Jessica, a play written by Patrick Vermillion, showing at the IRT Theater brings science fiction and artificial intelligence to the stage. But an overly ambition script falls short in execution as too many plot points must be explained in unnecessarily complicated detail, such as the minutia of implausible technological advancements As a result, it is difficult to be absorbed by the plot as the play gives short shrift to character development and emotional depth.

In 2013, Jessica (Alli Trussell) vanished. Her boyfriend Allister (Michael Patrick Trimm) hires tech savant Rudi (Will Sarratt) to recreate Jessica in android form. Rudi works for Lyfe, a company that primarily makes sexbots. But Allister convinces Rudi, to use Lyfe’s cutting edge technology to reconstruct Jessica so that she can answer the question of why she disappeared in the first place. Allister, single-minded in his pursuit, enlists the help of Jessica’s best friend Mari (Anna Nemetz) and Jessica’s cousin Lillian (Alison Scaramella) to recreate moments with android Jessica so that Jessica’s doppelganger is authentic.

So, Allister, Mari, and Lillian engage in interactive roleplay with the Jessica-bot, recreating memorable scenes from their lives. This inevitably leads the trio to argue over how past events played out. This roleplaying serves as the catalyst to delve into the intricacies of these relationships—this was the most intriguing part of the play, as the characters are most convincing and emotionally relatable when they advocate for recreating scenes based on their own personal memories and recollections of their times with Jessica (almost like Akira Kuroswa’s Rashomon but with more robot).

But too many times the play veers into exposition about the pseudo-science that’s driving the story. As I was watching the action unfold, I found myself repeatedly unable to remain engaged as unresolved plot points led to all sorts of nagging questions. Most of these questions related to the fact that a mysterious company that has remained hidden from the public and that primarily creates sex robots (as a side business) can recreate a human so perfectly that the robot will have the identical experiences and memories of the person it is modeled after. Also, it can do it for the introductory low price of $3,000,000. But that’s not the biggest issue I have. The reason my belief could not be suspended was that the characters (primarily Lillian and Mari) seemed so unaffected by these revelations. The science fiction was fine, but the human fiction seemed alien as I kept thinking that in 2017 everyone should be a bit more taken aback by how extraordinary these characters would find it if it were true.

While the acting was strong all around, the script failed to give Lillian and Mari the necessary disbelief that this situation was at all possible. To be fair, Lillian does ask some key questions. How do you recreate someone’s mental state? And how do you add something like depression to someone’s mental state when doctors today don’t even fully understand it? But these excellent questions seemed to go by the wayside once Jessica-bot “woke.”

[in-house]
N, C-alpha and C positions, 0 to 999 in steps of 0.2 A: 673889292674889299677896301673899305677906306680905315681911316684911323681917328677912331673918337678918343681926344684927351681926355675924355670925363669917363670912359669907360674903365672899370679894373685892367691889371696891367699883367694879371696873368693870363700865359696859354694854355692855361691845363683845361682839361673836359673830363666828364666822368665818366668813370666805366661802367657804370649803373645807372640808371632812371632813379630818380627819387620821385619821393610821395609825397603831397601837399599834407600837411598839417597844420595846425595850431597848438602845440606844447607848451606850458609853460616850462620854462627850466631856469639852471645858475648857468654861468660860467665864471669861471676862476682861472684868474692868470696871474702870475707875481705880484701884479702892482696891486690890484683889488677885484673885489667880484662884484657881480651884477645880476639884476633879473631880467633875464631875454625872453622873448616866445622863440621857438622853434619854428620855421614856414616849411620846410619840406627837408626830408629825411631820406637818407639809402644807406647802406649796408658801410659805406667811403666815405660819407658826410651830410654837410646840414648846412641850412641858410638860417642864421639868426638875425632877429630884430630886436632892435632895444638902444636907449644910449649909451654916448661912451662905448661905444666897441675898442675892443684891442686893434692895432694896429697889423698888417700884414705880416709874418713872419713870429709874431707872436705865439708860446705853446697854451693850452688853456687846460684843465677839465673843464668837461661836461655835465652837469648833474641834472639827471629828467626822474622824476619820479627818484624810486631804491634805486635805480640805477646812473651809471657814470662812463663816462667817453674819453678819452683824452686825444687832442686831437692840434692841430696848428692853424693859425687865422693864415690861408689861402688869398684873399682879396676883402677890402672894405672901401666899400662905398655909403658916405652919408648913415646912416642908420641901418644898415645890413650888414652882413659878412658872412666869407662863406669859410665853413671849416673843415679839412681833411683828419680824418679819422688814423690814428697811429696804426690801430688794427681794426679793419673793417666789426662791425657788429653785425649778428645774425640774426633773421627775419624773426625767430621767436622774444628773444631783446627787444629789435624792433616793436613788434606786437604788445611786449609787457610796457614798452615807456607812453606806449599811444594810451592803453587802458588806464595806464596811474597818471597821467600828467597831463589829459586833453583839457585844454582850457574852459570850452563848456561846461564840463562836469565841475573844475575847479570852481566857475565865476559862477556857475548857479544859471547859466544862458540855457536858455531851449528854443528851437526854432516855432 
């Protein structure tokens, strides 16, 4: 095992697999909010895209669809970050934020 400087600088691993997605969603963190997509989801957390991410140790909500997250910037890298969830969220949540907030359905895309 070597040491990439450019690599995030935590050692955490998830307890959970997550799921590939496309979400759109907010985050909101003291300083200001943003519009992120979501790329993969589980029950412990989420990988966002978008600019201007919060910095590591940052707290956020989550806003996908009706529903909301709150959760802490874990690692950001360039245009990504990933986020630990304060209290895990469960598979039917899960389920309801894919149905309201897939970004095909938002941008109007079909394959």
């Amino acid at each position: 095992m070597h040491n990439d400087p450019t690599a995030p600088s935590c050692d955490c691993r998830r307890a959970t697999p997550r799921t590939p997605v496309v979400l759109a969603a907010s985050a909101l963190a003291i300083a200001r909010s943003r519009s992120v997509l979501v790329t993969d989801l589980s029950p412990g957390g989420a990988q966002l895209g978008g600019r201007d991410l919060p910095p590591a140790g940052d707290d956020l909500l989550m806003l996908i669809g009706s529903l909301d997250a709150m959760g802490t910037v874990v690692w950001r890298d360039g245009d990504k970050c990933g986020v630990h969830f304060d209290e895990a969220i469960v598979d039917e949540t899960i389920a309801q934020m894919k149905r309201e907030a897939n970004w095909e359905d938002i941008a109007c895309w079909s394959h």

As a huge fan of the television anthology Black Mirror, this play reminded me of the episode “Be Right Back” which also involves an android that replaces a lost loved one. In many respects, what worked best about the Black Mirror episode was its lack of exposition. It ignored most of the science and focused on the relationship and emotional aspects of a robot replacing a real person. But in Jessica, it seemed like every technological breakthrough was accompanied by a somewhat unsatisfying answer. It felt like the play was trying to explain the Force in Star Wars with a discussion of midichlorian cell count. No doubt, any attempt to explain huge existential questions about what it means to be human is bound to raise more questions than answers, especially in a 90 minute production. Sadly, the play’s script got mired in technological questions and missed an opportunity to explore more deeply the way in which individual memory plays into relationships and who has the rights to those memories. The play ends on a somewhat anticlimactic note, which in many respects was the best part of the play as the flash and dazzle were stripped away and Mari simply tried to recall a distant memory she once shared with her missing friend. Mari’s vulnerability added a depth that I wished had been more present of throughout.

Even with its flaws, I found myself still enjoying the relatively fast pace and continuing revelations as the story unfolded. Alli Trussell’s portrayal of Jessica, and her evolution as the android is especially convincing as she becomes more self-aware and showcases a range of developing emotions. If you’re a fan of science fiction in theater, there are certainly some great moments in this play, but unfortunately it feels as if it could have been so much more.